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Browsing the "electric utility" Tag

How Cities Can Fund Their 100% Renewable Ambitions

November 19th, 2018 | by John Farrell

We’re inspired by the passage of the Portland Clean Energy Initiative this week, a ballot measure that will now provide $30 million per year for the city’s clean energy and climate work. Even better, the funds will target local energy deployment that lifts up low-income folks and people of color with energy savings and solar energy, as well as jobs installing these cost-saving measures.


3 Forces Fighting Local Renewable Energy & 3 Ways To Fight Back

December 4th, 2017 | by John Farrell

Utility companies are undercutting state regulation with their legislative lobbyists. And utilities are also bringing their monopoly market power to bear in previously competitive markets. We’ll detail examples of each of these three disturbing trends, and ways to fight back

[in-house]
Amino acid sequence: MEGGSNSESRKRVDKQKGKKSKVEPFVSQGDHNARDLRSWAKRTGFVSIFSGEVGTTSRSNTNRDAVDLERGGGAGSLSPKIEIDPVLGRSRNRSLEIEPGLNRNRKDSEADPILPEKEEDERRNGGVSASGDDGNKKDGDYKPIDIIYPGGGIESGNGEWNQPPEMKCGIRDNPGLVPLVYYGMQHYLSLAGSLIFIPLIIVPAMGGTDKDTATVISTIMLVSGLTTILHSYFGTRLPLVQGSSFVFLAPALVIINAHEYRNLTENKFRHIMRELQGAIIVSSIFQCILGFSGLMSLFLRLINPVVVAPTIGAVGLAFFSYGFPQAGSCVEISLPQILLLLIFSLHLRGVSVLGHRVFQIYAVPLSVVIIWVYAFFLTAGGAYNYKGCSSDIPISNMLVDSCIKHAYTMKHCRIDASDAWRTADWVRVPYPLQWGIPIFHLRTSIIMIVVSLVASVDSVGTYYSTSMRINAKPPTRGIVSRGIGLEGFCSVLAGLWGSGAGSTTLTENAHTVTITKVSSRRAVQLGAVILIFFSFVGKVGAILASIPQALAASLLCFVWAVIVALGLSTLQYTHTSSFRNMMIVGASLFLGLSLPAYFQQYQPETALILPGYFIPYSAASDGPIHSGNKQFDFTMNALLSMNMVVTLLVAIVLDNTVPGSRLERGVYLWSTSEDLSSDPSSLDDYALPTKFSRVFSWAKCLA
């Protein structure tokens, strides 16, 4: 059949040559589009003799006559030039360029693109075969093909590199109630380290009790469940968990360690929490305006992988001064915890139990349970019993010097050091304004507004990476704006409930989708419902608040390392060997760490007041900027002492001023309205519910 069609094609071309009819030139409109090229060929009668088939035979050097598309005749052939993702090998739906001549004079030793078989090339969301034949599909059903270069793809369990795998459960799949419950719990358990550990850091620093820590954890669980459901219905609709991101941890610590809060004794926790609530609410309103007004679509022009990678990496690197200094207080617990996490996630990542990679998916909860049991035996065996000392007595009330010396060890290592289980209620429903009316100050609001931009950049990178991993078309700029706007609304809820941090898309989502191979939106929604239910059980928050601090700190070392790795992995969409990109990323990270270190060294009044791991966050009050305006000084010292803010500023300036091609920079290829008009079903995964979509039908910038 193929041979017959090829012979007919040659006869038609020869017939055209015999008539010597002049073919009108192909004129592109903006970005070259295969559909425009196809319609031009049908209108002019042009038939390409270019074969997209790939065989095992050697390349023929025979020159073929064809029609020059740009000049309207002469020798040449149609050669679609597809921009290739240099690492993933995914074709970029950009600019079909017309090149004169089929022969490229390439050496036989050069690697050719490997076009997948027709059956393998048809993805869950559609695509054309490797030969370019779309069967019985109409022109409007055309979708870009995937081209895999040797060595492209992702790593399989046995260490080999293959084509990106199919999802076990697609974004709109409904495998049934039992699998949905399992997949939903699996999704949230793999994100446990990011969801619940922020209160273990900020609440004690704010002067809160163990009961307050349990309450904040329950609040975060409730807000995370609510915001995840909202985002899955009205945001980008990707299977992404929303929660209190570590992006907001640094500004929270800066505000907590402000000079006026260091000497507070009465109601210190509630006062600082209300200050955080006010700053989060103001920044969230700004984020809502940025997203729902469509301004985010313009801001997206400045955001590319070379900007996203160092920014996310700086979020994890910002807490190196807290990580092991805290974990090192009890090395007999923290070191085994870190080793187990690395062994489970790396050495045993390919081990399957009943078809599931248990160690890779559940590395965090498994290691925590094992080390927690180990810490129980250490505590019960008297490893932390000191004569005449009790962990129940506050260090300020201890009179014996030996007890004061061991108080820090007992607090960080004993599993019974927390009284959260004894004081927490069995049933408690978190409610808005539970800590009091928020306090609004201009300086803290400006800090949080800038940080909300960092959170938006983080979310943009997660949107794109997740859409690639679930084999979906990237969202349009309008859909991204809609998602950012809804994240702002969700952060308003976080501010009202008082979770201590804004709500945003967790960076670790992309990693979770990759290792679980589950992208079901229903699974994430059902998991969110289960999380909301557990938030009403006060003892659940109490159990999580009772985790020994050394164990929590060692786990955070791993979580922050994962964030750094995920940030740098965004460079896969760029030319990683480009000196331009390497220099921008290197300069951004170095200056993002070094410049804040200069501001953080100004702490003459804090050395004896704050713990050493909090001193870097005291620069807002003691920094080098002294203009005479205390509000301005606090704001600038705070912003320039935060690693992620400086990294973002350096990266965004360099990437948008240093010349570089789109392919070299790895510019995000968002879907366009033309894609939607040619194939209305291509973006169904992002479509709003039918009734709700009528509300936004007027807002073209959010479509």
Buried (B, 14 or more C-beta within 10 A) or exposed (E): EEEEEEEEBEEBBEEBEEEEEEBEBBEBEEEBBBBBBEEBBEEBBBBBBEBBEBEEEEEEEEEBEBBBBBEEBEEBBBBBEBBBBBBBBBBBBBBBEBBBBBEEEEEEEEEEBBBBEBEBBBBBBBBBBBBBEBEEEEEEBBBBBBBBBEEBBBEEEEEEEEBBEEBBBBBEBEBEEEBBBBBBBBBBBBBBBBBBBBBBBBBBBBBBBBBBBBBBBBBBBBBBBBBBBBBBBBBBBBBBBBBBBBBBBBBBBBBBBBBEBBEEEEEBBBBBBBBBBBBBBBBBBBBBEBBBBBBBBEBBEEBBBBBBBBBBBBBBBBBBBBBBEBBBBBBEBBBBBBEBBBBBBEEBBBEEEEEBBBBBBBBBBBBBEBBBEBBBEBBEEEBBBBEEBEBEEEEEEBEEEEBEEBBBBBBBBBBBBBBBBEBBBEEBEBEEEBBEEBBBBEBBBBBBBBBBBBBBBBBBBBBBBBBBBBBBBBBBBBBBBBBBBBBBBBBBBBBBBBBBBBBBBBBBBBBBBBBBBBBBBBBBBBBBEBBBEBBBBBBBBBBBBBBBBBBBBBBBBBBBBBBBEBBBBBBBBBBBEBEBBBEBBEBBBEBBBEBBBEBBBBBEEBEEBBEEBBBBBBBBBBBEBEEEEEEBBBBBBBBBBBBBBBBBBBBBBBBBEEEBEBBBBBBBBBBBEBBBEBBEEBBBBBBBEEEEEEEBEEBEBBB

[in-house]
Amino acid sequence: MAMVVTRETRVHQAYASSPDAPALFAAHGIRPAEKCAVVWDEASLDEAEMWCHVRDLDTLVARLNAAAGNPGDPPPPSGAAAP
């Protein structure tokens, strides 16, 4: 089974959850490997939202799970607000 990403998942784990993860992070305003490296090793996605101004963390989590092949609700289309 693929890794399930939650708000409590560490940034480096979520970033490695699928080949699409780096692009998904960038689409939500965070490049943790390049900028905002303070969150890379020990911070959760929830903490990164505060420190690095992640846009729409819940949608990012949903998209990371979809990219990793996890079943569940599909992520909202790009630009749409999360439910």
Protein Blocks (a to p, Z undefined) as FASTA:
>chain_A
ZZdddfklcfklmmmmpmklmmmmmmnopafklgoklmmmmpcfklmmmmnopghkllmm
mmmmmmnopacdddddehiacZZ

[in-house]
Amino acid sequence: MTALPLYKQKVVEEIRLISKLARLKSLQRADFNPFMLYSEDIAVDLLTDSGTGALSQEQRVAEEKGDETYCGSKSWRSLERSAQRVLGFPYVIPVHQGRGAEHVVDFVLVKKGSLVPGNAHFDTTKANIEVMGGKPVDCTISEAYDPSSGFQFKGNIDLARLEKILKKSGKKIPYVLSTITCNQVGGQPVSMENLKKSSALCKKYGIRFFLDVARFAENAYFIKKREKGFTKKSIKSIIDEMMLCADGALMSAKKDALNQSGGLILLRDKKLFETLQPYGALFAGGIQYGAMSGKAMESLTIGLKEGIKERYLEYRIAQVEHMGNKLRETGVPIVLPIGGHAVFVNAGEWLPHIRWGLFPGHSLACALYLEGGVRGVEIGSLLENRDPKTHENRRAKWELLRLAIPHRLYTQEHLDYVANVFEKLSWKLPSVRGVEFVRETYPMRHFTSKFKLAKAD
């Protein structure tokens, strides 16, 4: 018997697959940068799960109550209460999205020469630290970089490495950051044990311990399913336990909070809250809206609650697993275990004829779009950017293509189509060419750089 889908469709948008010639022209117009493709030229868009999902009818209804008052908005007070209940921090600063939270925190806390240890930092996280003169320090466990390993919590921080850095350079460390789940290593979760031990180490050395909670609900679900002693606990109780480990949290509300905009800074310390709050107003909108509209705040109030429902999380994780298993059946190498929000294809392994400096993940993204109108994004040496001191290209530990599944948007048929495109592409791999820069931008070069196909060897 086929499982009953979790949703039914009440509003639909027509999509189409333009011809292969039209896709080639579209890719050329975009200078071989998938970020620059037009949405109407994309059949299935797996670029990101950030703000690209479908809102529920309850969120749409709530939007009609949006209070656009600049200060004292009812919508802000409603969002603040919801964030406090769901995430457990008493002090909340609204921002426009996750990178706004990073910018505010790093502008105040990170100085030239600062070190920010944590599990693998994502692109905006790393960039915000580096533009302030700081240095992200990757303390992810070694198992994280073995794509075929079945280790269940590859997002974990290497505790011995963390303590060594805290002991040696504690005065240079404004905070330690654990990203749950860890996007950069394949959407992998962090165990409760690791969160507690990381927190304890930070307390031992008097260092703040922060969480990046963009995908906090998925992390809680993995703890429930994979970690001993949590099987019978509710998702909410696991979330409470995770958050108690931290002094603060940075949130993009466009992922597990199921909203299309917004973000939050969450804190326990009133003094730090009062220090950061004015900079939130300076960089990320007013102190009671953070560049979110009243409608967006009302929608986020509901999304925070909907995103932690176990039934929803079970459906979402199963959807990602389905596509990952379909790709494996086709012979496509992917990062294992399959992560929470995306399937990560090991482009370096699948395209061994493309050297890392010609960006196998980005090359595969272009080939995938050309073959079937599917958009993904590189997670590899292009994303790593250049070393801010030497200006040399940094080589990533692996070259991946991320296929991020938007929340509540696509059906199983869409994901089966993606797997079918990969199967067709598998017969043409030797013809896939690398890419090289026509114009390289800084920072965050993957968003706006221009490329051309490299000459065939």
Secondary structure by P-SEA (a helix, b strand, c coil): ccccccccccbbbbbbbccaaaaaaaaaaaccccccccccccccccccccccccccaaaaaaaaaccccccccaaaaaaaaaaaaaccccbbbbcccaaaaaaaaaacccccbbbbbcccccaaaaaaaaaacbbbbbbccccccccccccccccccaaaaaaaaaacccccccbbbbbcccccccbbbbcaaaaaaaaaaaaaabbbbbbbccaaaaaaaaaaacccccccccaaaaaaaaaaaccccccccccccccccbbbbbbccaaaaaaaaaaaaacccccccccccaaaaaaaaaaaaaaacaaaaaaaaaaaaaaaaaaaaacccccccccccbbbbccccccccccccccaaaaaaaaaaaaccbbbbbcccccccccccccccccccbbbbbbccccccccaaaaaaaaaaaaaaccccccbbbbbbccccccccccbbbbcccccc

Competition & Freedom At Stake — Episode 37 Of Local Energy Rules Podcast

January 25th, 2017 | by John Farrell

Incentives designed to make rooftop solar feasible for a wider range of consumers are under attack nationwide, threatening new solar development as well as the consumers that already have rooftop panels. The staunchest opponents? Utilities which say, despite a growing body of research to the contrary, that rooftop solar hurts other ratepayers and their bottom lines


Community Solar Now Available Nationwide From Arcadia Power

December 8th, 2016 | by Susan Kraemer

For the first time, anyone with an electric bill can subscribe to nationwide community solar and get solar credits deducted from their utility bill. Arcadia Power has rolled out the first nationwide community solar plan, regardless of where your electricity comes from, and which utility provides it


Why Is Green Pricing A Premium When Wind Power Is Cheap?

November 15th, 2016 | by John Farrell

Ten years ago, a North Dakota cooperative stopped charging customers a premium for getting energy from the wind, because they found it wasn't costing anything extra. The cooperative, like many utilities, used a "green pricing" program that allowed customers to voluntarily pay more to get their energy solely from renewable resources



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